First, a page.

Here's my hierarchy of how and why I write: First and foremost, to serve the art. Nothing else. Second, to bear witness to my story, or the characters in my stories, in order to bear witness to the stories of others. Third, fourth, fifth after that, it's all gravy. You can't do any of those things well, politics, gender awareness, if you're not writing well. If you write it well enough, it does all those things.

When I wrote In the Wilderness, I didn't let my parents read it until after I finished it. I talked to them about it a lot. But if you start trying to talk about something like this with your family, they're like, "Oh no, that didn't happen." So I'm trying to get at not just the facts of a story—that's less important than the why. Not the what, but the why. And I'm going to be really looking from a woman's perspective. I'm really going to be trying to find the women in the stories that I wasn't given.

What am I going to do with that memory of my mother crying in the kitchen, reading a letter? Her friend Joanne had written her this plea because she was being literally demonized. My mom, of course, couldn't go against the men. Not my father. Mom's never been able to do that. She's lost her friends, and everyone, because she can't say no to the men and is terrified. Just telling a story like Hungry far the World is an act of resistance.

I challenge myself, like on the male gaze. Once I became aware of that, I thought, I don't even know how to write from the female gaze? How can that be? So I started exploring that because it doesn't just mean we're healing everybody and being happy with our bodies.

I've never been a girly girl. I always wanted Tonka Trucks, not Barbie Dolls. I hated their creepy little feet. So the world as I see it is probably more masculine. Because I really don't know how to write girls. And probably a lot of that is they were just never around. I was isolated. Women in my church, you know, we all looked like Hutter­ites. Mennonites. Amish. There was no "shopping." Maybe it would have been different. I did love the mall in Lewiston.

But once again, you've heard this before, and I believe it: politics should serve art, but art should never serve politics. I think there are times when art can serve politics, but it probably takes it out of the realm of art. It's still art, but it's got an agenda. There's a lot of that anyway. And I think it's fabulous.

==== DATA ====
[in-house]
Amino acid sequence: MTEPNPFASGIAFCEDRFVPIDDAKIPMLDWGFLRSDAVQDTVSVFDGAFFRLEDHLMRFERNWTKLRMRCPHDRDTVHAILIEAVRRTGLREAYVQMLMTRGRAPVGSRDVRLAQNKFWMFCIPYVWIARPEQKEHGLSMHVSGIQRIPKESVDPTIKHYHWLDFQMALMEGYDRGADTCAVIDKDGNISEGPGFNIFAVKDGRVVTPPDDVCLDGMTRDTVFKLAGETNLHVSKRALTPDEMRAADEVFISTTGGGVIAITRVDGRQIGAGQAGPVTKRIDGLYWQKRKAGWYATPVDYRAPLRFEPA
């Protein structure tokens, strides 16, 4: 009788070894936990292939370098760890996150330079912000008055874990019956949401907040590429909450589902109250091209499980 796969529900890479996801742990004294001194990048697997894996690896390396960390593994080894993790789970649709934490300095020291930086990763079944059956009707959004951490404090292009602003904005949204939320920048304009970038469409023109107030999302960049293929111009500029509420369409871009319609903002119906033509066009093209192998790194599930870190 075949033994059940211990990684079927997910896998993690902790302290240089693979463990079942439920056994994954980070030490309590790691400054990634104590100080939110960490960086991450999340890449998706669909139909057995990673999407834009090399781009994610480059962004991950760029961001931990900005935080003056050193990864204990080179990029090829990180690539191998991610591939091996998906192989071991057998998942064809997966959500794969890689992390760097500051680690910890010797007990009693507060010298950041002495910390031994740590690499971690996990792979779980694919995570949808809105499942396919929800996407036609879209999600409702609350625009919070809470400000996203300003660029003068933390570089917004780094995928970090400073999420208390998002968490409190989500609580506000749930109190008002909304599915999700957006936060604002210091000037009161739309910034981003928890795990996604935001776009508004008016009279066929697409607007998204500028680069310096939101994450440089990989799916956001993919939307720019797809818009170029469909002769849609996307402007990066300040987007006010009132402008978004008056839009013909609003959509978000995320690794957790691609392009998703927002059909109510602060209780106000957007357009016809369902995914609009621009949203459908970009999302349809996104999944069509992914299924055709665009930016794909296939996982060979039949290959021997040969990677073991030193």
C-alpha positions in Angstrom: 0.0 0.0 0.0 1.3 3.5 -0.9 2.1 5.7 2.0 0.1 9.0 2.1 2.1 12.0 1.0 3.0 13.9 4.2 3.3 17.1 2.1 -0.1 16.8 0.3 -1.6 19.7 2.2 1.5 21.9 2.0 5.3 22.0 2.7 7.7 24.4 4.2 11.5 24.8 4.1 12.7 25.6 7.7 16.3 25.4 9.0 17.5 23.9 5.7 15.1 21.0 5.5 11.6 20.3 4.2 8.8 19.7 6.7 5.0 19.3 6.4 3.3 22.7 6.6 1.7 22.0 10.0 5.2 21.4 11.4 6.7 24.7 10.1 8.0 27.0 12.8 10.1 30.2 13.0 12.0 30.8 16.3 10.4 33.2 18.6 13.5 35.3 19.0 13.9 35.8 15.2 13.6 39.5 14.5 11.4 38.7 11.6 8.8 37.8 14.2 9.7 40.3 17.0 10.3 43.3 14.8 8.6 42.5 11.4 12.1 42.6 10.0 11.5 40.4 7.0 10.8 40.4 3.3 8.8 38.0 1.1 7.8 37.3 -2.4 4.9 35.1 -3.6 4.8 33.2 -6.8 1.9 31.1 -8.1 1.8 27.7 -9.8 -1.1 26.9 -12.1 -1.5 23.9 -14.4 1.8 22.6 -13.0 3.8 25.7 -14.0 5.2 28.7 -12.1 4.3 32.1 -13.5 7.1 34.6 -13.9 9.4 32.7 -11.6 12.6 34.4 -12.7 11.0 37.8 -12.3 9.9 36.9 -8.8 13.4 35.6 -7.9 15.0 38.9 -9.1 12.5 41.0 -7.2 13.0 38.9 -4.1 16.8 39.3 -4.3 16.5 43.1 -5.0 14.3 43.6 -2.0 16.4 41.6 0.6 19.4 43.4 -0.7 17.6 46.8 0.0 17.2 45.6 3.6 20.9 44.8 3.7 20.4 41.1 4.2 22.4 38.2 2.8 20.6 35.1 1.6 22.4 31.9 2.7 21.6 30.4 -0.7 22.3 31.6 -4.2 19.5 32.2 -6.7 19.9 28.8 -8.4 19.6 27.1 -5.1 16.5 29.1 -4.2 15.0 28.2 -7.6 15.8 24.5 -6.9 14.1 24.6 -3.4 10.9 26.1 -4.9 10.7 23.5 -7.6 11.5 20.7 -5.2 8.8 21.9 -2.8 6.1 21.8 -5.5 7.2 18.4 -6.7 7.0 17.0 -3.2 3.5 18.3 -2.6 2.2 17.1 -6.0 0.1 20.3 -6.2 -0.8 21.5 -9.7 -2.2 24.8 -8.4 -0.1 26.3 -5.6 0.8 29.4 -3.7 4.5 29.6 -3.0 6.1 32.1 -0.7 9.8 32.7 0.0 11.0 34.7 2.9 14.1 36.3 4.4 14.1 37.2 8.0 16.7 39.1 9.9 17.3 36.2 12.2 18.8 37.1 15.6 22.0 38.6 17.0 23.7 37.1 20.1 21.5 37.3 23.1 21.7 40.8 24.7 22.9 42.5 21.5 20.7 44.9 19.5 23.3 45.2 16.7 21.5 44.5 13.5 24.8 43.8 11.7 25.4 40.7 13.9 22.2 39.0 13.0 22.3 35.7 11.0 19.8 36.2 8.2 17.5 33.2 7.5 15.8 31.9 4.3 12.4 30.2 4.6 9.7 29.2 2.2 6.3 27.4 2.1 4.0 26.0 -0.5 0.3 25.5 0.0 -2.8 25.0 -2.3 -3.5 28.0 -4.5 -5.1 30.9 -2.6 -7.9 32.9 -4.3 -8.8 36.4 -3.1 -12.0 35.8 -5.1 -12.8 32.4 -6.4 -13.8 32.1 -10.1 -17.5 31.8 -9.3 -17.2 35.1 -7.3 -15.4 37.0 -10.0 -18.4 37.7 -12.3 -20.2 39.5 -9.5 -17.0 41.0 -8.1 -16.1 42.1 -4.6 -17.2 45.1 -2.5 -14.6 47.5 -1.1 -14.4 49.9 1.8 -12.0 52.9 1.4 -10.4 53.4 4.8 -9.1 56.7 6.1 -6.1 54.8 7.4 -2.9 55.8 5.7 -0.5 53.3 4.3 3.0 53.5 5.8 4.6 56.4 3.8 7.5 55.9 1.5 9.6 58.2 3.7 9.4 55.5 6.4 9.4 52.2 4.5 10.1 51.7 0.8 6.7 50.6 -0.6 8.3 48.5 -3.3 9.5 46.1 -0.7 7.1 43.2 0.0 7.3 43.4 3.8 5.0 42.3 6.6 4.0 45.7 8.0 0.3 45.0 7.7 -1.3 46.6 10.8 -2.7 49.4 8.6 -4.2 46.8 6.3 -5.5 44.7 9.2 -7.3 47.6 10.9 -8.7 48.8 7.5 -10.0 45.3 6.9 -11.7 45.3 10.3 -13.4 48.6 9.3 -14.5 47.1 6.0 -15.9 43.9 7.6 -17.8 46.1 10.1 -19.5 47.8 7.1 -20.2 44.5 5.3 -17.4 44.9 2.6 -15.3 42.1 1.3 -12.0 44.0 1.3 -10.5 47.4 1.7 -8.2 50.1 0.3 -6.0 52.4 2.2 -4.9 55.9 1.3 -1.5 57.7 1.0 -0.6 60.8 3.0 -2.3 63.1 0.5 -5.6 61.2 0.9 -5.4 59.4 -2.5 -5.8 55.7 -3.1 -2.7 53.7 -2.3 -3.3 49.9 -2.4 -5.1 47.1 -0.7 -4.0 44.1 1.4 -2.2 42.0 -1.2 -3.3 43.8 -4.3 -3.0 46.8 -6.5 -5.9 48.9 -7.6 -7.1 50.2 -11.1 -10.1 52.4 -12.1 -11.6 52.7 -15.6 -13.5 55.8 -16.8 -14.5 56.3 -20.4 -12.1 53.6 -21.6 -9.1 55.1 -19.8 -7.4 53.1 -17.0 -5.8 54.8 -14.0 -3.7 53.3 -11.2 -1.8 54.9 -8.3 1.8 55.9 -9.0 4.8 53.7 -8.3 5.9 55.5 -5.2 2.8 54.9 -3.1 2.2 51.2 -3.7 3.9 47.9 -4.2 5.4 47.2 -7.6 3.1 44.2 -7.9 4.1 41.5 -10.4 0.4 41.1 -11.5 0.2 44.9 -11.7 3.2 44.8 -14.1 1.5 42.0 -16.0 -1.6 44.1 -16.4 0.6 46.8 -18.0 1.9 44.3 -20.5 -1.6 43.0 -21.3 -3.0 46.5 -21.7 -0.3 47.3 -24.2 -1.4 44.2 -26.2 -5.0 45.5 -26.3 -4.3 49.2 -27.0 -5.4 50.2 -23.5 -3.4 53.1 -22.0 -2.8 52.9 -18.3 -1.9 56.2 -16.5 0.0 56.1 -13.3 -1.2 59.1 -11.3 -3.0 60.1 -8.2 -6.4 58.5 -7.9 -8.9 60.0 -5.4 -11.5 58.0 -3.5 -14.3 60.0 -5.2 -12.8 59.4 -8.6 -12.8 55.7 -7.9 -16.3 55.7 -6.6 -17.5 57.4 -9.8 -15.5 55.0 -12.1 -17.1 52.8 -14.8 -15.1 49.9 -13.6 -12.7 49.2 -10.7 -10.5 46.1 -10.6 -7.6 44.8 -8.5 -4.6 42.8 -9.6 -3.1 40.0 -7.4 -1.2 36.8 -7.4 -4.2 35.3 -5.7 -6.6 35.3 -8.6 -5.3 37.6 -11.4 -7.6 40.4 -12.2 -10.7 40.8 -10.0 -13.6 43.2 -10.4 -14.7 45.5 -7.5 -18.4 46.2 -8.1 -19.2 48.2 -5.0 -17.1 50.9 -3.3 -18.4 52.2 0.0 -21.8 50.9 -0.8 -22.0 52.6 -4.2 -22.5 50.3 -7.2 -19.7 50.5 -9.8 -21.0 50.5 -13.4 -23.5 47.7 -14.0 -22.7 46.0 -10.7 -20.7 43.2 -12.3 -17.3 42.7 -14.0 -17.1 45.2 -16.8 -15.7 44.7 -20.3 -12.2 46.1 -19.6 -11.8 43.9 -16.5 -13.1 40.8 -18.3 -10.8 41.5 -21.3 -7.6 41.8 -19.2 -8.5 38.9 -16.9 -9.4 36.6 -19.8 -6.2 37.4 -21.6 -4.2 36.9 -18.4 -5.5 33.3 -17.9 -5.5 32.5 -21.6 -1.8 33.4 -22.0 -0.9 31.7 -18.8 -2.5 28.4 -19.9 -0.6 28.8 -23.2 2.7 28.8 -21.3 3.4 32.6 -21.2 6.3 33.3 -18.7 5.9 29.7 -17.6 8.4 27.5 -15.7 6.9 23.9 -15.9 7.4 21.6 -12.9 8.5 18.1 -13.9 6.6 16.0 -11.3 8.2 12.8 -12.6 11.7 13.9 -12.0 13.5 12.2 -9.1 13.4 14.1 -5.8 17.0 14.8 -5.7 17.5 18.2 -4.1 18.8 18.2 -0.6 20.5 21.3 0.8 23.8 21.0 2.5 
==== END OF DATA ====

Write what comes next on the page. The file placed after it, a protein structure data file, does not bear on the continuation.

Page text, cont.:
I had a professor who was a lech. I think about that now in this context. The #Me Too list is really long. Really long! I don't even . . . I can't even begin. He loved that I wore cowboy boots. And he was a student of Derrida. He would catch me out in the hallway and whisper, "I love your boots." And you didn't want him to get mad at you because he might give you a bad grade, and so you just nodded, "Mm, thank you."

So when The Color Purple came out, black men boycotted the movie because of the way men, black men, were depicted. They felt like it was further marginalizing them. And demonizing them. We talked about that in class when I was a student. And we talked about "The Colonel" by Carolyn Forché—about how it makes something ugly aesthetically lovely through the art of poetry. The subject mat­ter's horrible. The poem's beautiful. And my professor argued that to use art to make something ugly and political and brutal into some­ thing beautiful was immoral. And I said, "Art can't be about moral­ity." It can't be relative to morality. Whose morality? Your morality? My morality? It can't serve that.

Patti-Ann Rogers, this fabulous poet, she and I got in a huge debate. It was over a Cor­mac McCarthy’s Blood Meridian. She hates Cormac McCarthy. And she hated Blood Meridian because, she said, if there had been women characters—which there aren’t, I can’t even remember one—if he had put women characters in there, the men would have been redeemed. I'm kind of tired of that talk, this redeeming thing. Is that part of the requirement? We have to have so many female characters, and they have to be saving everybody, and redeeming, and showing the men what brutes they are?

I think literature can be redemptive and have amazing outcomes. Uncle Tom's Cabin changed everything. Our awareness of slavery. But it was a piece of propaganda. And it was inherently racist.

I love transgressive literature by the way, which is terrifying. I taught a transgressive lit class two years ago. And my chair said, "Why are you doing this?" I had to do all these trigger warnings and everything. But it was amazing. We got at something, socially, that we couldn't have gotten at otherwise. But that morality has a strange underlying social commentary. Even when it seems to be normaliz­ing, like, children being brutally abused, it's actually commentary on that. But you have to be willing to go there, and you have to be willing to tolerate awful, awful stuff.